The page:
Disney princesses

To me, there is something deeply creepy about the selling of princessdom to little girls.

It’s not as if I have a problem with little kids having an active fantasy life, because I don’t. Having a fantasy life that’s molded and shaped by Disney Inc. — well, it’s not exactly using your imagination after a point, is it?

And I certainly liked stories about princesses when I was a kid. Ozma, the lost Princess of Oz, was a favorite book character. So was Shirley Temple’s “The Little Princess.” But I liked stories about people who did stuff better than I liked pretending to be a princess.

Some parents are just going along with the overwhelming corporate Disney marketing, and haven’t given it much thought. Some of them, if they’re not all that creative, aren’t too imaginative about how to stimulate their kid’s fantasy lives, and it’s Disney to the rescue!

For a lot of parents, it just seems harmless. But I don’t think it is. It really does cultivate a certain kind of cute, pouty passivity in girls, whether you mean for it to happen or not.

I do wish parents would stop and think before they fork over their cash to this gender-ghettoed pink marketing behemoth. (Wear princess costumes as a kid, make your parents take you to Disney World, grow up to find your prince and get married in a Disney Princess wedding gown at the wedding pavilion at Disney World. Corporate synergy! Vertical integration!)

What do you think?

9 thoughts on “Disney princesses

  1. uh, wasn’t there a book and a whole lot of discussion of this in the 70s or 80s? it just wasn’t all about disney?

  2. Planting the seeds of narcissism……. Everything pink and purple!!!! Puke!!!!
    I have 2 nieces that are steeped in the princess world.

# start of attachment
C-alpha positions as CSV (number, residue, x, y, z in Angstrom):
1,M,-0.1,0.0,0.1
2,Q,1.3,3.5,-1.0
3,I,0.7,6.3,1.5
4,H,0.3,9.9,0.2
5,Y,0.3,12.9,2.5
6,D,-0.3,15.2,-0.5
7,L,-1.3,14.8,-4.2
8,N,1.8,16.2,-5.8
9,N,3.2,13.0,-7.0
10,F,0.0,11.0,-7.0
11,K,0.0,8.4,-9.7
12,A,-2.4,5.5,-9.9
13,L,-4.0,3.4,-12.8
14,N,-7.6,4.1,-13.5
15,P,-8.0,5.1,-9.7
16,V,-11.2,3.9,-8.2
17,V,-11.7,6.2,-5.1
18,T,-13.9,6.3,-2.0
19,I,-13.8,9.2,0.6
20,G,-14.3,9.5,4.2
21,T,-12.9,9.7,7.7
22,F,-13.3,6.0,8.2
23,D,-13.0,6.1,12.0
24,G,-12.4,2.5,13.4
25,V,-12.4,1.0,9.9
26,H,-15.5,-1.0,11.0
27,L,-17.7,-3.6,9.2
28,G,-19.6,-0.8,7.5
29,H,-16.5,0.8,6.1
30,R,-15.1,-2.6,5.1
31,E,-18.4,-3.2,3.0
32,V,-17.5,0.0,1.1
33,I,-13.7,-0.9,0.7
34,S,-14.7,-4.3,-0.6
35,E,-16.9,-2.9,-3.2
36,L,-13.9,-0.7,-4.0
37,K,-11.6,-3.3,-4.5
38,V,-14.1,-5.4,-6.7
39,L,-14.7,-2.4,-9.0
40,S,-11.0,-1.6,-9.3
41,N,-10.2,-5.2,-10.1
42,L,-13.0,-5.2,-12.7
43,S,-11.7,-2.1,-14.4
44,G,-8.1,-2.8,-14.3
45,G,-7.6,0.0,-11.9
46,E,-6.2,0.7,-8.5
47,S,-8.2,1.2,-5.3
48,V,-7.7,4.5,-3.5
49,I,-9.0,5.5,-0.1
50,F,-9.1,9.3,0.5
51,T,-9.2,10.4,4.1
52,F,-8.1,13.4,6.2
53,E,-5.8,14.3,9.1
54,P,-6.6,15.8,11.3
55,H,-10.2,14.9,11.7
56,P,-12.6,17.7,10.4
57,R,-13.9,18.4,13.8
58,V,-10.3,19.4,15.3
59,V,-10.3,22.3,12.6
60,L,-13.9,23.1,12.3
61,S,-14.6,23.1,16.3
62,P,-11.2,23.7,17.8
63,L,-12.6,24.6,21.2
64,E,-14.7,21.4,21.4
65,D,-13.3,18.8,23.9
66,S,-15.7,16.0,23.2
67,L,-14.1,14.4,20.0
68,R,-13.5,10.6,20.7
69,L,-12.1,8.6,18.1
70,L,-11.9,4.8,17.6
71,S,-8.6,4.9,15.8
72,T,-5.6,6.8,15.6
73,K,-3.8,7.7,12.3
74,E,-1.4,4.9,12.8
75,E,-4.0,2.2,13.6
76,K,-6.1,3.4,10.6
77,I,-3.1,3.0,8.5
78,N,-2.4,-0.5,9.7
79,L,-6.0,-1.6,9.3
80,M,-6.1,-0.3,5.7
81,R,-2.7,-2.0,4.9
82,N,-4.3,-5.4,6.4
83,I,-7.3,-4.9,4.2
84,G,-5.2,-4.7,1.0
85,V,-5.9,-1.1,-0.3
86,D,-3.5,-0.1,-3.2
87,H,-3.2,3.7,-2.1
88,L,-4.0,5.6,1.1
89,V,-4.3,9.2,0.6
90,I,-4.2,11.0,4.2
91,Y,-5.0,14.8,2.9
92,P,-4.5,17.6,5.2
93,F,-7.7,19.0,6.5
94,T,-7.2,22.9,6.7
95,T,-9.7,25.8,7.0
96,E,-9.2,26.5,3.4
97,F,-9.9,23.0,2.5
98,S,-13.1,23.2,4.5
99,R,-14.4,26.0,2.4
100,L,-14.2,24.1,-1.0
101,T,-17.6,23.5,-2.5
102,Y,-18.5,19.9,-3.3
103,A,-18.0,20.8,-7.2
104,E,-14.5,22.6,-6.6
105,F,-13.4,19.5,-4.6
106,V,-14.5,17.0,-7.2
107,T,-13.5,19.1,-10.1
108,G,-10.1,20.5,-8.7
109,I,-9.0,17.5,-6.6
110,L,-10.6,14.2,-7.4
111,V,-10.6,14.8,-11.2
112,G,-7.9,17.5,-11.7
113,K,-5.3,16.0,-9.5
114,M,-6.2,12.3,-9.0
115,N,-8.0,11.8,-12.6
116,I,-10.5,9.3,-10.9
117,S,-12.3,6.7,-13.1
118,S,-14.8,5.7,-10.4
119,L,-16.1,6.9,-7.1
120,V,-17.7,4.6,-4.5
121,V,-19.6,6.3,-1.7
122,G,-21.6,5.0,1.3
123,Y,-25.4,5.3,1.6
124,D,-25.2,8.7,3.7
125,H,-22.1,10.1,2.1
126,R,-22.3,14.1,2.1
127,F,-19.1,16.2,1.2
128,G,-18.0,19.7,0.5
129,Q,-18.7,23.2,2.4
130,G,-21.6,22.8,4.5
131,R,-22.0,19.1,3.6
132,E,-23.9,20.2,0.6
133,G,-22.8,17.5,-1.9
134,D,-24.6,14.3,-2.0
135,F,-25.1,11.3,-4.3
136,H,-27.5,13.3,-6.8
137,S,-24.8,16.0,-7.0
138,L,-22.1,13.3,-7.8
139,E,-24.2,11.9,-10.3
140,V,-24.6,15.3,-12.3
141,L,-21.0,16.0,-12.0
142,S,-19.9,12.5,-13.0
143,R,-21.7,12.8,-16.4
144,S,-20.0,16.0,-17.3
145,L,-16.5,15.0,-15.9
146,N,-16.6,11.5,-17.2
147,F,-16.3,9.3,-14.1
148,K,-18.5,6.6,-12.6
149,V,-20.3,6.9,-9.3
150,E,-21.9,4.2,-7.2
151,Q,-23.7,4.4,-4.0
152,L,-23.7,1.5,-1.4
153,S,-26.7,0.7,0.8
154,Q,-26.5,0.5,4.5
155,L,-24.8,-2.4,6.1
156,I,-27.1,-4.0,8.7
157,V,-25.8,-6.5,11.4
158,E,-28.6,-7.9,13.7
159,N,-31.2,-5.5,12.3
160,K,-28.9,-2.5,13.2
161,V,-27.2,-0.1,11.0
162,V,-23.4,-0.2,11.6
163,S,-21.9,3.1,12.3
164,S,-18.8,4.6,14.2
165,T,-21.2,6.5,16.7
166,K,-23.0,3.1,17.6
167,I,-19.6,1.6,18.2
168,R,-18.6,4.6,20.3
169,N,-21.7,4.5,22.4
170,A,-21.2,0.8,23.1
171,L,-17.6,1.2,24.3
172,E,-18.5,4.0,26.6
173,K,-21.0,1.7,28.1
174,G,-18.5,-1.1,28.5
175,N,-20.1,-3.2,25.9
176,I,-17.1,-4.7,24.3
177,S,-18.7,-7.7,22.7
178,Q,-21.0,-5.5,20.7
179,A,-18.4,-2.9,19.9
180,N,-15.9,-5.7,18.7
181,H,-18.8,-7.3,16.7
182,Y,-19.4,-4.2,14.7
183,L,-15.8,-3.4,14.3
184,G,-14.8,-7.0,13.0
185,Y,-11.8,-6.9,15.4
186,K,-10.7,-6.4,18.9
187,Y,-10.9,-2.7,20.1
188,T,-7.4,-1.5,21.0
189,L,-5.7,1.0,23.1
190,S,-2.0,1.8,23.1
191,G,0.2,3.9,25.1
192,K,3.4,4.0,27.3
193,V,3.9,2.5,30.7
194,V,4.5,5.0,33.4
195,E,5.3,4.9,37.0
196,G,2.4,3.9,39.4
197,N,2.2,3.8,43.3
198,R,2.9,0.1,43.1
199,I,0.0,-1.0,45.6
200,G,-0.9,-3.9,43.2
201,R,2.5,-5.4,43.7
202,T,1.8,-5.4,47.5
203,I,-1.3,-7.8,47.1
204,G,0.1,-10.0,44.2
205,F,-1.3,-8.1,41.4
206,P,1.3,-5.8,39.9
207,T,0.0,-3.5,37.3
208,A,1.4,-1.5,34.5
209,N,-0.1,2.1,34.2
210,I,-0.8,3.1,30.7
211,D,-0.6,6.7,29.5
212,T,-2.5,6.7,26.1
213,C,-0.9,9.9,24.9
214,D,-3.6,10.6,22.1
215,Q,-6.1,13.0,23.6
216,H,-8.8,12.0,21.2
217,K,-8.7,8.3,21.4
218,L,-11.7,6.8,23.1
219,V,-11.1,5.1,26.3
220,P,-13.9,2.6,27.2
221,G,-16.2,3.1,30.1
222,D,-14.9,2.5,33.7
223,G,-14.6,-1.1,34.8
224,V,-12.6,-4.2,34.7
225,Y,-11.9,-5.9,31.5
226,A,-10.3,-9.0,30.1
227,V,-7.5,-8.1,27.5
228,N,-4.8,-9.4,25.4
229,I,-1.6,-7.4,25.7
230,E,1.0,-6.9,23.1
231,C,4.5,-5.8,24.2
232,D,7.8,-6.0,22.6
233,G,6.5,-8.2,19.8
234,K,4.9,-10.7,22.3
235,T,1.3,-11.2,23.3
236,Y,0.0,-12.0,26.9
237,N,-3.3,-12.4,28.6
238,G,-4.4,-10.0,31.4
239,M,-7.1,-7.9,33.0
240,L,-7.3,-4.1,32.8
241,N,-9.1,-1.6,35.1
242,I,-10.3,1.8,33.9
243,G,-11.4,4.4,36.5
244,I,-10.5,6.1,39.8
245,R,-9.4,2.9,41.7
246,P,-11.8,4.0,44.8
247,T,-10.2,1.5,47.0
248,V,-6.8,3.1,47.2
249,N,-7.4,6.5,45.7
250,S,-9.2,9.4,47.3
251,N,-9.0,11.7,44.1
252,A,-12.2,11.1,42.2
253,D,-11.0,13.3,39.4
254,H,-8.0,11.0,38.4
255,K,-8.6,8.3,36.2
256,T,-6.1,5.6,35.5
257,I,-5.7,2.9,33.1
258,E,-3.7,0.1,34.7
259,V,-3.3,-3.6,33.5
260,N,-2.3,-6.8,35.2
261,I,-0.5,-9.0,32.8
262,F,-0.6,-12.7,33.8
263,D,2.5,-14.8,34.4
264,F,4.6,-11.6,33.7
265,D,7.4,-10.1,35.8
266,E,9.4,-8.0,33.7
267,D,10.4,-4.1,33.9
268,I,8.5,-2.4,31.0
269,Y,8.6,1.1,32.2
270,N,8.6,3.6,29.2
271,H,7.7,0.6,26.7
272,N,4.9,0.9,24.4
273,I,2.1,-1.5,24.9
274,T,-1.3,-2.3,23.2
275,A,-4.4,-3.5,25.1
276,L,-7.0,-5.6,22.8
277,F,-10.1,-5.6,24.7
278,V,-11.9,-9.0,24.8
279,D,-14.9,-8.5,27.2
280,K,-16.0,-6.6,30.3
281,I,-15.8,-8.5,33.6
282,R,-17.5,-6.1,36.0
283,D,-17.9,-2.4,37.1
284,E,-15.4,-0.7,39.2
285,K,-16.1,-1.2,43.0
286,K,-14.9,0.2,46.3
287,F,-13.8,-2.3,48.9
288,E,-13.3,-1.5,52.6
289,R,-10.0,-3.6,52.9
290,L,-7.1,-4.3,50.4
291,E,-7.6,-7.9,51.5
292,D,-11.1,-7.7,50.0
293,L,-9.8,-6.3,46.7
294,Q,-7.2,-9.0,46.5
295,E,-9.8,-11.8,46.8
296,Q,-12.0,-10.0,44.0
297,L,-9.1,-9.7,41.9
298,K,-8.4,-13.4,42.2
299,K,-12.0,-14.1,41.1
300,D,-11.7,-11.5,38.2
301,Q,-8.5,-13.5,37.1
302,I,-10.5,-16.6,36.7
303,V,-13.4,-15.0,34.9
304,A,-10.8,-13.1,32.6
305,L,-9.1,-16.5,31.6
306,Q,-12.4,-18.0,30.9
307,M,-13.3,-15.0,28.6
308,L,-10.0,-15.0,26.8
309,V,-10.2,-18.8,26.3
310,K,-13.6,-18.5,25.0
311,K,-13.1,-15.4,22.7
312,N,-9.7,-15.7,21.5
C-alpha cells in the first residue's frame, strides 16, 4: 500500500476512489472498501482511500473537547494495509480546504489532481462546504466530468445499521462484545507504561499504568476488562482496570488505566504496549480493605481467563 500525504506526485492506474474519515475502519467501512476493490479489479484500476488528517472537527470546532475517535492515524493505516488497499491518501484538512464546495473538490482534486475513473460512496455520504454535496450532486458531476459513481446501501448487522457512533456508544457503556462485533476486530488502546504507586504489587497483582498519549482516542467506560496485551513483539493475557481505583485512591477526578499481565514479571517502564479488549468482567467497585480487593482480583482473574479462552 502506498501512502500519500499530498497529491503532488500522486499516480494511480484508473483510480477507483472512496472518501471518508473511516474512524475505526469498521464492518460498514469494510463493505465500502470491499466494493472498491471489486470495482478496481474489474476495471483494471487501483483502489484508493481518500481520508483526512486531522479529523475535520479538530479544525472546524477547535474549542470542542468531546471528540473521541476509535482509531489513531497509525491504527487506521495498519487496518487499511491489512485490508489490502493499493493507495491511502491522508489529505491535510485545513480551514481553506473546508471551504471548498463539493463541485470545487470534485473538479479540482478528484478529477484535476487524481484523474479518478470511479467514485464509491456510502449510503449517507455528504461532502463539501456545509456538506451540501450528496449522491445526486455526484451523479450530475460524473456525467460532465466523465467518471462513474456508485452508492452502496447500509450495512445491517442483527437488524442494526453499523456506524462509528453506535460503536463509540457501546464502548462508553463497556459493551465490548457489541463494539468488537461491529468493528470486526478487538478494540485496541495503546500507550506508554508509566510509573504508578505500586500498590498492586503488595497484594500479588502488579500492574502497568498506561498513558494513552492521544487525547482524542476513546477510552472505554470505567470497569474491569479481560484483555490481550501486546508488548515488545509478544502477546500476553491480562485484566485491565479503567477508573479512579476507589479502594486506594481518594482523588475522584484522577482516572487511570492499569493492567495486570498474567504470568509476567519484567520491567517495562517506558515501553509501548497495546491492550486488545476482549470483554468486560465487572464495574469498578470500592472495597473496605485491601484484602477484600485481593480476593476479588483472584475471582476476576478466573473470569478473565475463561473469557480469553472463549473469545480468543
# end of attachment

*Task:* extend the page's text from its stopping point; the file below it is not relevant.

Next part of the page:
Fortunately, the 8 years old is moving away from that and asked for a telescope for Christmas ( and not a pink one!) I actually saw her wear a BLUE outfit recently. So I think some can grow out of it.
    The 3 year old’s “Princess” attitudes are totally generated by her parents. The amounts of pink princess rubbish that is purchased for her really disturbs me. It went as far as her mother insisting that her little girl was asking for a pink shotgun so she may go deer hunting with her father.
    A little bit of the princess thing goes a long way. I hope parents use it judiciously.

  3. What I found scary is how pervasive the marketing is. I can’t walk in any large public place without seeing nothing but little girls in pink and shades of purple.

    One of my great-neices will wear nothing but those colors. Absolutely nothing.

    Fortunately, her younger cousin just demands dresses only, colors can vary.

    When out with my family over the holidays, it was impossible to keep an eye on the older grand-neice as every other girl around her size and age was dressed in the exact same colors. They all look alike.

  4. I once came across some nice angel figurines at a yard sale, and displayed them in my house. Somehow, people decided that I now “collected” angels, and from then on in, I was inundated with the critters for every possible occasion. (Many of them were pretty tacky, too.)